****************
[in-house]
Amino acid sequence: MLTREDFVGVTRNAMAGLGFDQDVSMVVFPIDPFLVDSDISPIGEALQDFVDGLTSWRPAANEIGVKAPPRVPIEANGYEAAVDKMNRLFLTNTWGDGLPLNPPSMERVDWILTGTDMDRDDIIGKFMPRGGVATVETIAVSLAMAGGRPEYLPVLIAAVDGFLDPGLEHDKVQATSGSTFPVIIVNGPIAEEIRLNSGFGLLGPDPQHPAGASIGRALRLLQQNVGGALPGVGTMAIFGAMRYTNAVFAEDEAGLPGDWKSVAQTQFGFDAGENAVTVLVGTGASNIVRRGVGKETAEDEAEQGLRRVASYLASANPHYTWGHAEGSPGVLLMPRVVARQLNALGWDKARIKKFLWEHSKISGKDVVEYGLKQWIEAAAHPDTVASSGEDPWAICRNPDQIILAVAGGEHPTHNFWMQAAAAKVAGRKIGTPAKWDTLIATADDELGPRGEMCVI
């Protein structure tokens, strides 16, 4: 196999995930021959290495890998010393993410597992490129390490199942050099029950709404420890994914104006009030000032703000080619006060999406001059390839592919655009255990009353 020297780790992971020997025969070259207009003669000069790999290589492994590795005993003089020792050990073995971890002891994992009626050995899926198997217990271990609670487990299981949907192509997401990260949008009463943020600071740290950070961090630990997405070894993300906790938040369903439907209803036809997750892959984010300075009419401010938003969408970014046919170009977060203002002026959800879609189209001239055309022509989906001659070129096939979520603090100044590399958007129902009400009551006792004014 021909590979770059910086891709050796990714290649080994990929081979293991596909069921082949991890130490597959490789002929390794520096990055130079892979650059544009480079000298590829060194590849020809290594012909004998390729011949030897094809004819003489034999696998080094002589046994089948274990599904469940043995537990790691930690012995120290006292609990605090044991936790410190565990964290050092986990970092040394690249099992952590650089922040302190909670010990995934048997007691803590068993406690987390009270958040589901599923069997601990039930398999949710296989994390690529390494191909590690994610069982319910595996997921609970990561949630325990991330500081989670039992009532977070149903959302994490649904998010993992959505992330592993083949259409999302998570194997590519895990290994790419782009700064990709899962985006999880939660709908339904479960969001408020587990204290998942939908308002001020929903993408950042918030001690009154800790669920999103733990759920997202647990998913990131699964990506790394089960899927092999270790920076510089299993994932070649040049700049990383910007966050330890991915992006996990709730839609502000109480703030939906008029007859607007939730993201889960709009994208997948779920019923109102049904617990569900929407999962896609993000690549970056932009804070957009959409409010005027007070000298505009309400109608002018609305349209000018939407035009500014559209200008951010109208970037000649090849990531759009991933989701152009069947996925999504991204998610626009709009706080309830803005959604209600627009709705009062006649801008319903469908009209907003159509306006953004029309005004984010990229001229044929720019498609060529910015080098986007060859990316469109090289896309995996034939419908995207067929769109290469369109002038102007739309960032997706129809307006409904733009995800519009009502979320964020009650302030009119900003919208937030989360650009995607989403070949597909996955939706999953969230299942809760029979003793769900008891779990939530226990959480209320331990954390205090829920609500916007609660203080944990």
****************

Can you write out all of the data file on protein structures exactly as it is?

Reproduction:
[in-house]
Amino acid sequence: MLTREDFVGVTRNAMAGLGFDQDVSMVVFPIDPFLVDSDISPIGEALQDFVDGLTSWRPAANEIGVKAPPRVPIEANGYEAAVDKMNRLFLTNTWGDGLPLNPPSMERVDWILTGTDMDRDDIIGKFMPRGGVATVETIAVSLAMAGGRPEYLPVLIAAVDGFLDPGLEHDKVQATSGSTFPVIIVNGPIAEEIRLNSGFGLLGPDPQHPAGASIGRALRLLQQNVGGALPGVGTMAIFGAMRYTNAVFAEDEAGLPGDWKSVAQTQFGFDAGENAVTVLVGTGASNIVRRGVGKETAEDEAEQGLRRVASYLASANPHYTWGHAEGSPGVLLMPRVVARQLNALGWDKARIKKFLWEHSKISGKDVVEYGLKQWIEAAAHPDTVASSGEDPWAICRNPDQIILAVAGGEHPTHNFWMQAAAAKVAGRKIGTPAKWDTLIATADDELGPRGEMCVI
């Protein structure tokens, strides 16, 4: 196999995930021959290495890998010393993410597992490129390490199942050099029950709404420890994914104006009030000032703000080619006060999406001059390839592919655009255990009353 020297780790992971020997025969070259207009003669000069790999290589492994590795005993003089020792050990073995971890002891994992009626050995899926198997217990271990609670487990299981949907192509997401990260949008009463943020600071740290950070961090630990997405070894993300906790938040369903439907209803036809997750892959984010300075009419401010938003969408970014046919170009977060203002002026959800879609189209001239055309022509989906001659070129096939979520603090100044590399958007129902009400009551006792004014 021909590979770059910086891709050796990714290649080994990929081979293991596909069921082949991890130490597959490789002929390794520096990055130079892979650059544009480079000298590829060194590849020809290594012909004998390729011949030897094809004819003489034999696998080094002589046994089948274990599904469940043995537990790691930690012995120290006292609990605090044991936790410190565990964290050092986990970092040394690249099992952590650089922040302190909670010990995934048997007691803590068993406690987390009270958040589901599923069997601990039930398999949710296989994390690529390494191909590690994610069982319910595996997921609970990561949630325990991330500081989670039992009532977070149903959302994490649904998010993992959505992330592993083949259409999302998570194997590519895990290994790419782009700064990709899962985006999880939660709908339904479960969001408020587990204290998942939908308002001020929903993408950042918030001690009154800790669920999103733990759920997202647990998913990131699964990506790394089960899927092999270790920076510089299993994932070649040049700049990383910007966050330890991915992006996990709730839609502000109480703030939906008029007859607007939730993201889960709009994208997948779920019923109102049904617990569900929407999962896609993000690549970056932009804070957009959409409010005027007070000298505009309400109608002018609305349209000018939407035009500014559209200008951010109208970037000649090849990531759009991933989701152009069947996925999504991204998610626009709009706080309830803005959604209600627009709705009062006649801008319903469908009209907003159509306006953004029309005004984010990229001229044929720019498609060529910015080098986007060859990316469109090289896309995996034939419908995207067929769109290469369109002038102007739309960032997706129809307006409904733009995800519009009502979320964020009650302030009119900003919208937030989360650009995607989403070949597909996955939706999953969230299942809760029979003793769900008891779990939530226990959480209320331990954390205090829920609500916007609660203080944990």